Folders were created with Velcro patches to secure title deeds

Alongside practical work I have had the opportunity to develop skills in other areas. A couple of weeks ago I prepared a training day for four students who were interested in potentially studying conservation. The session included the introduction to conservation principles practical activities. It was fantastic to get the chance to do this, I enjoyed the day greatly and the students did really well.


Training day participants with their beautiful folders!

I can’t believe it is our final week next week. It will be a busy busy week as I still have plenty I would like to do. I have learnt so much from this internship and will greatly miss the project and especially the team here!


In my last blog I had begun creating the catalogue on Access. This is going well now and I’m picking up the pace with more and more entries. I now have the whole of the Edinburgh Dental Hospital and School, the Royal Edinburgh Hospital and most of the Bangour Hospital photographs catalogued. In regards to the rehousing, you can see the photographs for yourself. Below you can see the before and after of the re-housing of some of the dental hospital and, photographed just this morning, the whole Dental Hospital photograph collection re-housed.

The photographic collection... after (l) and before rehousing (r)

Completed Dental Hospital photo collection, re-organised, re-housed, re-labelled and ready to go!

These past 10 weeks have been a great experience for me and I have learnt a lot from it. I have learnt how to archive whole collections, learnt about disaster management and basic conservation techniques. I have also visited some grand buildings and attended interesting lectures. For me, this internship has been, and will be, extremely useful for my future, I can only hope that the work I have done here will be of benefit to the LHSA.

As with my previous blogs, I will finish it with a photograph. Some of you may recognise this one from the Facebook page, but now it’s going up on the blog because after 10 weeks of going through over 4000 images, this one is still my favourite.

Doctors hard at work

The Dott project on the road!

This week, our Project Archivist Louise tells us about her participation in a conference at the National Archives, Kew:

On Thursday 7th March, LHSA’s Norman Dott case note cataloguing project took its first trip out of Edinburgh to attend the UK Archives Discovery (UKAD) Forum held at the National Archives, Kew. Together with my colleague, Clare Button, Archivist for the Towards Dolly project (cataloguing materials related to the development of animal genetics in Edinburgh), I presented a poster explaining the way in which the Centre for Research Collections has been working to open up history of science records to new researchers.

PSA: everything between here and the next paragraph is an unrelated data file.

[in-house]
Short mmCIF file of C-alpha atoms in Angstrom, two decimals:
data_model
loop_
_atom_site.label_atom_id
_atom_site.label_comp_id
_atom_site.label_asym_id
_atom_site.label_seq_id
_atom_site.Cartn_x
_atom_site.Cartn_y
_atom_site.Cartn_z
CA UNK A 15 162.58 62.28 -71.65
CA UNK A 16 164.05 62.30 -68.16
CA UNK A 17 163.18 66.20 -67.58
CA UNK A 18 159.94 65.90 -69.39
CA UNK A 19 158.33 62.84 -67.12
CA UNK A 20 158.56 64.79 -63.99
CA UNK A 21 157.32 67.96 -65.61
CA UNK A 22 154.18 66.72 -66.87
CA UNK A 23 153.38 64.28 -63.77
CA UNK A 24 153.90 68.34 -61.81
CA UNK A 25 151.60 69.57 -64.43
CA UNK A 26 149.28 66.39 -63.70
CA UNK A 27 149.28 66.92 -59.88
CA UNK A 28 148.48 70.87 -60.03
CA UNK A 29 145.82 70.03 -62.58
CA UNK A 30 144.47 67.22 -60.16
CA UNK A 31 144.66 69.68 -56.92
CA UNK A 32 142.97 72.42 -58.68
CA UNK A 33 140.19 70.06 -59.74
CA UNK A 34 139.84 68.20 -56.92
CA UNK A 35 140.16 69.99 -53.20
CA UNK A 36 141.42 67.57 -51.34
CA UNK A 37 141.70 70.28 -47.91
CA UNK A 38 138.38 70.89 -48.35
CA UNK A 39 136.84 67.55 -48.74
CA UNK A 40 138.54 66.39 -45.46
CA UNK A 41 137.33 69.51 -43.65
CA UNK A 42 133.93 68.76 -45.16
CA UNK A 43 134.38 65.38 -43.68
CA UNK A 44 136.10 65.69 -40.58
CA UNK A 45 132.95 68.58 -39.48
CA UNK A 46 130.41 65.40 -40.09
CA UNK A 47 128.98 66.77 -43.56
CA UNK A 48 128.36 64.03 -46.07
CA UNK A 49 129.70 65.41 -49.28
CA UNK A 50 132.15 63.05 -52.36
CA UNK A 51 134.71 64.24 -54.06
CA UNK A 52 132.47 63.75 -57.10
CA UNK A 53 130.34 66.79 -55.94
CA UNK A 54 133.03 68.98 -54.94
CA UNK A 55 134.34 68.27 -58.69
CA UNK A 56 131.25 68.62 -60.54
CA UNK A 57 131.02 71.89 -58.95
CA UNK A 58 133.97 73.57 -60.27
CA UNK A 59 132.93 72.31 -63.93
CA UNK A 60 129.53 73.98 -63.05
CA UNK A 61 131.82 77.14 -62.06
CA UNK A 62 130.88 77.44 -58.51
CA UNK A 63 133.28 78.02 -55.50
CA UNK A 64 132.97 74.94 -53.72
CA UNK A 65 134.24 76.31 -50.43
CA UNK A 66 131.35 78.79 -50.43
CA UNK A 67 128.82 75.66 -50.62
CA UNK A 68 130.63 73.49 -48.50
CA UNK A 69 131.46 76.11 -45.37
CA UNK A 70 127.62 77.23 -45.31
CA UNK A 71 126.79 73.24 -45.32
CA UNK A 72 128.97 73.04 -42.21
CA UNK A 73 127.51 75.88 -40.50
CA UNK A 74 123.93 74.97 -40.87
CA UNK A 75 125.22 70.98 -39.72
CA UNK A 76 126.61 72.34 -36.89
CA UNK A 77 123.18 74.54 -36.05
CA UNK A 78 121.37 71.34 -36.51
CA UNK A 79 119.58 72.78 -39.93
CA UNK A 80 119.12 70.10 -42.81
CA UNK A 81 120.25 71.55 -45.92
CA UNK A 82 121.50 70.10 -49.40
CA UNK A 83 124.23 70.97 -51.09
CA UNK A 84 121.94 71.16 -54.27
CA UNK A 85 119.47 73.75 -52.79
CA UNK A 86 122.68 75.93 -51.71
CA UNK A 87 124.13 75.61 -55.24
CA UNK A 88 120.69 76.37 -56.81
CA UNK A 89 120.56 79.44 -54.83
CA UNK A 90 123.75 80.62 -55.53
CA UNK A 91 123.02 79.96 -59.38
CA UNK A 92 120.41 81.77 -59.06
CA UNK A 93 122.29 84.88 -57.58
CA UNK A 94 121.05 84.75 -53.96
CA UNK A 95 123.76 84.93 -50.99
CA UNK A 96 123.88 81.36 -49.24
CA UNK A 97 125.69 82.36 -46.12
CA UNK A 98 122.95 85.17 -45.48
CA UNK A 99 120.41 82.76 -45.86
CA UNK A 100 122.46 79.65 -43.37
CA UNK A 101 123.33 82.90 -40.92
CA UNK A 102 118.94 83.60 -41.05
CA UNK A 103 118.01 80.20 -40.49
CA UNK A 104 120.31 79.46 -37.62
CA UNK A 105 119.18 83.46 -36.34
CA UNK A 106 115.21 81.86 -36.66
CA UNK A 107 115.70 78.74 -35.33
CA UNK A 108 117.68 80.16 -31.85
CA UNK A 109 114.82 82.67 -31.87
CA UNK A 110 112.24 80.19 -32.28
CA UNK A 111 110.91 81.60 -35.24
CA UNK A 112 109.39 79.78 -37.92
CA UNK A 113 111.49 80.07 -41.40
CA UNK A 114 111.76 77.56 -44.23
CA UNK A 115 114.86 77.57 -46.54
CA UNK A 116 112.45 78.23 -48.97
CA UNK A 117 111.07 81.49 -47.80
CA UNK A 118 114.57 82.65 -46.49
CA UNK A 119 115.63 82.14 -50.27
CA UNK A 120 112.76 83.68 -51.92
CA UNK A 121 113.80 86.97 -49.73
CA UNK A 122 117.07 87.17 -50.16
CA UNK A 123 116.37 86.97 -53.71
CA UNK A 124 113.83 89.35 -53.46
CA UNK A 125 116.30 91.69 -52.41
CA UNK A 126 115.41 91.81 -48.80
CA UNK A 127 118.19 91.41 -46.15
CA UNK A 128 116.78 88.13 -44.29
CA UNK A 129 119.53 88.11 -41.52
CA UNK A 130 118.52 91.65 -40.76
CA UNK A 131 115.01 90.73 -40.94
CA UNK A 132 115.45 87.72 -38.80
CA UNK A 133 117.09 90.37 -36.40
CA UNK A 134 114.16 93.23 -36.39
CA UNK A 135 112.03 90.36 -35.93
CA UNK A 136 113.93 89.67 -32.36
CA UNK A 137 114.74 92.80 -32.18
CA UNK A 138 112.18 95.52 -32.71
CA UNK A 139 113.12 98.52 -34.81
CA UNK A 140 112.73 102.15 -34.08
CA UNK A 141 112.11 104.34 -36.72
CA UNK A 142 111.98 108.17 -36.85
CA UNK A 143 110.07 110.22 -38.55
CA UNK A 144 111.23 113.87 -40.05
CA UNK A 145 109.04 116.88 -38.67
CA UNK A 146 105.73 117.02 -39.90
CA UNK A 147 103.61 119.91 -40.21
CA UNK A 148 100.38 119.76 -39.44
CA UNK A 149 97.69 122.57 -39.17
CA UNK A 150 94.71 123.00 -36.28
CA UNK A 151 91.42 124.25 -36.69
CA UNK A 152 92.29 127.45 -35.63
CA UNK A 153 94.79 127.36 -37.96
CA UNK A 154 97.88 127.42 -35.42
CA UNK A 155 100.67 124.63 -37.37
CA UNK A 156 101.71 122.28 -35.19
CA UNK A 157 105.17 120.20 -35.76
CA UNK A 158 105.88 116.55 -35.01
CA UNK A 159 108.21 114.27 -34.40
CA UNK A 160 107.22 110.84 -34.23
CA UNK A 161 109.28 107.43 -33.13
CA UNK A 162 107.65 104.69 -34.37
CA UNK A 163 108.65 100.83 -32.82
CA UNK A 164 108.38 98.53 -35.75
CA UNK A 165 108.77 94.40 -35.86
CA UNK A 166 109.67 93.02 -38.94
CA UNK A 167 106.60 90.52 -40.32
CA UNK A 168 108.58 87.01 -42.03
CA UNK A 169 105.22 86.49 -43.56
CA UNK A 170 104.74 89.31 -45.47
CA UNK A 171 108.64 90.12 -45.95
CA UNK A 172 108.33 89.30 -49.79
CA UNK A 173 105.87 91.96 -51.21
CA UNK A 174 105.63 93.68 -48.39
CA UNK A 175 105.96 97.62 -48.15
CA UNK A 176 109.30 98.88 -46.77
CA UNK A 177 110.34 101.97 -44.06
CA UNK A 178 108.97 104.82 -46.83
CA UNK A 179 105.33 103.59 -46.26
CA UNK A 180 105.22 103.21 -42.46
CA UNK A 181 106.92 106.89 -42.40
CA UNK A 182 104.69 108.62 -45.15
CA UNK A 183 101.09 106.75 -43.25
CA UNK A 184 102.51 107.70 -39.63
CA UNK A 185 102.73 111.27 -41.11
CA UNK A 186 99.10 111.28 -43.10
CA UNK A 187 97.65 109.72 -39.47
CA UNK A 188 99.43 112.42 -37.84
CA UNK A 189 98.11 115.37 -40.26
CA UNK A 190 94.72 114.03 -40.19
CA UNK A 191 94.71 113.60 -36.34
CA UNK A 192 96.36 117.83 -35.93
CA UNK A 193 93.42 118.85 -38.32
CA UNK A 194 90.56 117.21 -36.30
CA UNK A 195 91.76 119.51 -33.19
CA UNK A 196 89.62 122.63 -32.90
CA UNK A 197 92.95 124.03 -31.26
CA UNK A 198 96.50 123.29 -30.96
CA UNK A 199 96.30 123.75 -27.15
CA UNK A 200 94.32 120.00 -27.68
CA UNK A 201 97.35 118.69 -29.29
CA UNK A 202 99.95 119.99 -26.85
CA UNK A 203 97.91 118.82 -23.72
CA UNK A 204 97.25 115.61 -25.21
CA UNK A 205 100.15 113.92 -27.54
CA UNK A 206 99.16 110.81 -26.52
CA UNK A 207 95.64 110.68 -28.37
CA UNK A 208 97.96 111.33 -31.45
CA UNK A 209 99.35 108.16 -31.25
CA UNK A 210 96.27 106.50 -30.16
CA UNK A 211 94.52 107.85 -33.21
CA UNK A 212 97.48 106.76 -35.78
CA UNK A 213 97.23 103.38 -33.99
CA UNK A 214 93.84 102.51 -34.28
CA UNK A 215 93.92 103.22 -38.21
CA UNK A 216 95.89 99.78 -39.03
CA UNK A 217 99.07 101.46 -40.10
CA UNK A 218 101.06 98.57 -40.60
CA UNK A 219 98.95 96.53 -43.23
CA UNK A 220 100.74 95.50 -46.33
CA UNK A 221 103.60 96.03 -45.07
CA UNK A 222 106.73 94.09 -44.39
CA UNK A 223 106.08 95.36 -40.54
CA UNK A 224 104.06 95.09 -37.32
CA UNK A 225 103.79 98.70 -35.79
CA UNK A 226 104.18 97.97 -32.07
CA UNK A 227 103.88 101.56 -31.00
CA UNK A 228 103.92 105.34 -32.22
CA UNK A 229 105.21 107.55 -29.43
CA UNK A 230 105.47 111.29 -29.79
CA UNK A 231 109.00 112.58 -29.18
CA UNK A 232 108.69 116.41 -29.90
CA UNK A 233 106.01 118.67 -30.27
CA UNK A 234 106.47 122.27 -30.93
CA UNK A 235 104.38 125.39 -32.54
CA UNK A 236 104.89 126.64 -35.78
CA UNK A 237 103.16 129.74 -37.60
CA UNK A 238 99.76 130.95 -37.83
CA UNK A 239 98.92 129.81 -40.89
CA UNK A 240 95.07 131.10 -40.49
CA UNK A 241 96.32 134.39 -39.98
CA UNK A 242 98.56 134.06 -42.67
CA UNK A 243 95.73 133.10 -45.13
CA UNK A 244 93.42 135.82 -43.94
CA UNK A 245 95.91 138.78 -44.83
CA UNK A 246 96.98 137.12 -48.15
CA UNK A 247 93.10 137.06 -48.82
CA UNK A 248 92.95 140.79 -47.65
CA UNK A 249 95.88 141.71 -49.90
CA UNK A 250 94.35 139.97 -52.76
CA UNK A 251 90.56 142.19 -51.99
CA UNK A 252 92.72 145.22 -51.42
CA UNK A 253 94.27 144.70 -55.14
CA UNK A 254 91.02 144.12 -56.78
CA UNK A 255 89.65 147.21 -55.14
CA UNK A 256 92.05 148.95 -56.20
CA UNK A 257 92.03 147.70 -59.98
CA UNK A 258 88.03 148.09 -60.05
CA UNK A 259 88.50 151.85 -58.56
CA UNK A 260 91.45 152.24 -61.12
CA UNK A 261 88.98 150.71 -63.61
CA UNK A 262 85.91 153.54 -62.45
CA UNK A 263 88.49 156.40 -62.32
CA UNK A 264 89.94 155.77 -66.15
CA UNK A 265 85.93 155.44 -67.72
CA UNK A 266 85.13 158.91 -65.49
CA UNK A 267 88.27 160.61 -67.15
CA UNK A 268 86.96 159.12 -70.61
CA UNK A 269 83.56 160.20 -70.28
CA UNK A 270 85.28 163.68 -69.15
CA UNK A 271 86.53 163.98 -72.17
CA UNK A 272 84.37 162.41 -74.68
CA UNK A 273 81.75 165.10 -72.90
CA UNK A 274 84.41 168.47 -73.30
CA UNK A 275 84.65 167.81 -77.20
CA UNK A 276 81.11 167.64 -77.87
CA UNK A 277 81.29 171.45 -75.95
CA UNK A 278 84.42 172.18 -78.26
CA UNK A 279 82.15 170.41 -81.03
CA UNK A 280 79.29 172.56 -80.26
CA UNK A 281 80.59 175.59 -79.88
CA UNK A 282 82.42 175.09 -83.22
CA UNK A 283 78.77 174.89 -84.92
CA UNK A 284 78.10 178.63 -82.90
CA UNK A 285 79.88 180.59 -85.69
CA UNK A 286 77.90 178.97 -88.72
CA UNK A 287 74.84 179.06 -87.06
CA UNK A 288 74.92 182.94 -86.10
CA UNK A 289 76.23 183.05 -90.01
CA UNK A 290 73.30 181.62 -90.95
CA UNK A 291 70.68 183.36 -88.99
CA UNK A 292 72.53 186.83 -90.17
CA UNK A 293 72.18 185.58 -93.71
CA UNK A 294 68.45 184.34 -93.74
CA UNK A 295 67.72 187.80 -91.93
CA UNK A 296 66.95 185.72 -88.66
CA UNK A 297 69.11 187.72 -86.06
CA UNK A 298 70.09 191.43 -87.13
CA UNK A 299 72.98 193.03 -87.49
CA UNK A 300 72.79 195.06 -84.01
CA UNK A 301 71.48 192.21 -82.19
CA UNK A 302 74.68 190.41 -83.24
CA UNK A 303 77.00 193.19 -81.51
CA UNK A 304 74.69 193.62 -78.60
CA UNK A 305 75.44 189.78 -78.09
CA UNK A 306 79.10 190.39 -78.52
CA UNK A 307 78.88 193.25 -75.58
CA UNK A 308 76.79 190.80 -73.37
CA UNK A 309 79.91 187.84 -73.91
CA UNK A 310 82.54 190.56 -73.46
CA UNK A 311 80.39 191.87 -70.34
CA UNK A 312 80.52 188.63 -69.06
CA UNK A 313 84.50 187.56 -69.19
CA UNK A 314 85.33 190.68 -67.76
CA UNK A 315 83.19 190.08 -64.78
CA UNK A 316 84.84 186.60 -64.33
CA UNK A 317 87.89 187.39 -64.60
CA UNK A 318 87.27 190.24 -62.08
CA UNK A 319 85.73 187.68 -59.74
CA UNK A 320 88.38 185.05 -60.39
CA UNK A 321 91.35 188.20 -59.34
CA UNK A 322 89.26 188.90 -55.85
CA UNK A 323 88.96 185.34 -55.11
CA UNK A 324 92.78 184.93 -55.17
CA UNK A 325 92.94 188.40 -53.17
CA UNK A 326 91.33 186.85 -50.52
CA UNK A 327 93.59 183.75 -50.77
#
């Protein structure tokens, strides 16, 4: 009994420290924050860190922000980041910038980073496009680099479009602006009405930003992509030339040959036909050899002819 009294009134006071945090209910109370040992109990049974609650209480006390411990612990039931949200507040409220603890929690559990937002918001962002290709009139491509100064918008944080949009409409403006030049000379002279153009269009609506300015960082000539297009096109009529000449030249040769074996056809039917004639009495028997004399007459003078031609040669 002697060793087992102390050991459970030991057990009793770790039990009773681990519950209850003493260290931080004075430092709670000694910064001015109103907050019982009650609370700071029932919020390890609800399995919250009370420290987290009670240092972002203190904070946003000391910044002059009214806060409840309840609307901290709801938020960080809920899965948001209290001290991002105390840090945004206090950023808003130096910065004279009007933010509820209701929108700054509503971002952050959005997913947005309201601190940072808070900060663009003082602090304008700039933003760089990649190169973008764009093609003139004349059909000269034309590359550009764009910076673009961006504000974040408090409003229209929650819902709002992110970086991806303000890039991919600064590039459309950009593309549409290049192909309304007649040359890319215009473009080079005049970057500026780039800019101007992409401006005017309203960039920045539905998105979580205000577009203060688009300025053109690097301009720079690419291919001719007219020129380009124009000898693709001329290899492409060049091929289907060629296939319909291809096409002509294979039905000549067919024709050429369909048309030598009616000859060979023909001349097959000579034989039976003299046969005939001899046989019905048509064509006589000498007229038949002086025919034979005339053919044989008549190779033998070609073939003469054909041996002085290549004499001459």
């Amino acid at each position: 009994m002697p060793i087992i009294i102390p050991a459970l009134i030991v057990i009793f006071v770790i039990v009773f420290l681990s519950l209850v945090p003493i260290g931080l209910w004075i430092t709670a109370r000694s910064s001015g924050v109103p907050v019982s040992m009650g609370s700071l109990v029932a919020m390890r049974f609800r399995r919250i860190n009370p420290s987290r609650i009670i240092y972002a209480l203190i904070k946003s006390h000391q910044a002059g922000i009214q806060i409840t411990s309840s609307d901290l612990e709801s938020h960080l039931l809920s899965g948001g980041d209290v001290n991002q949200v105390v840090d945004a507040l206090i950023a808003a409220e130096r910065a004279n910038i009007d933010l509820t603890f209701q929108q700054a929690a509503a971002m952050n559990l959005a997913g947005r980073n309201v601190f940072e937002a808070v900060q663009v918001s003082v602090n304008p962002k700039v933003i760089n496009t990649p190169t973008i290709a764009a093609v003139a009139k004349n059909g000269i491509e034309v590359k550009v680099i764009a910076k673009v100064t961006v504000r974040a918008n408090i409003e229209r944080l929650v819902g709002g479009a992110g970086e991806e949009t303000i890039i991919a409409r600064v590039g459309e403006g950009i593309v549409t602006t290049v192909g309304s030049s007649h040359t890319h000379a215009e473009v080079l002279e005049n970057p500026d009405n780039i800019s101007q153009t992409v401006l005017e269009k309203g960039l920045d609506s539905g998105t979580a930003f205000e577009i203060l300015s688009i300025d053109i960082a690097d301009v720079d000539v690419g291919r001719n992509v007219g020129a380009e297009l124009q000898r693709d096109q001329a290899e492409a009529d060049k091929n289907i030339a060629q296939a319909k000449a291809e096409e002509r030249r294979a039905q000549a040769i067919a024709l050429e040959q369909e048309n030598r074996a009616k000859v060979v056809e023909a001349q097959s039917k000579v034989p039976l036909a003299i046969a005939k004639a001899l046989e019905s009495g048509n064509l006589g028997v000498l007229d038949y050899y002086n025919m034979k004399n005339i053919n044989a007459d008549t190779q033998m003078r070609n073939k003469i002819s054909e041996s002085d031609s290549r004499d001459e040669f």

Clare and I are both funded by the Wellcome Trust, and have been using the Encoded Archival Description (EAD) standard to create catalogues that reflect both the specialist nature of the scientific archives with which we work and the needs of the different groups of researchers who use them. EAD is based on eXtensible Mark-up Language (XML), ‘tags’ that allow text to be labelled and structured for online display. For example, the use of EAD in the Dott project allows me to highlight certain sections of catalogue descriptions for online searches and hide other information from public view that identifies patients.

The poster

The UKAD Forum is a chance to hear current thinking on the different ways in which archives can reach new and current audiences through information technology, enabling them to link data on their collections with other institutions and provide better finding aids for the public. The popularity of the day proved that making archive catalogues available and accessible, promoting collections online and securing the future of digital holdings and electronic records are essential aspects of the archivist’s role in the twenty-first century. Clare and I heard presentations from those at the cutting edge of online delivery of archival material (Google Cultural Institute, Wikipedia, Europeana and the BBC’s Digital Public Space) to smaller archives building up their own online presence through the imaginative use of blogs, Facebook and Twitter. During our poster session, Clare and I answered questions related to our projects and made valuable connections with archivists around the country working with similar records and sharing similar objectives.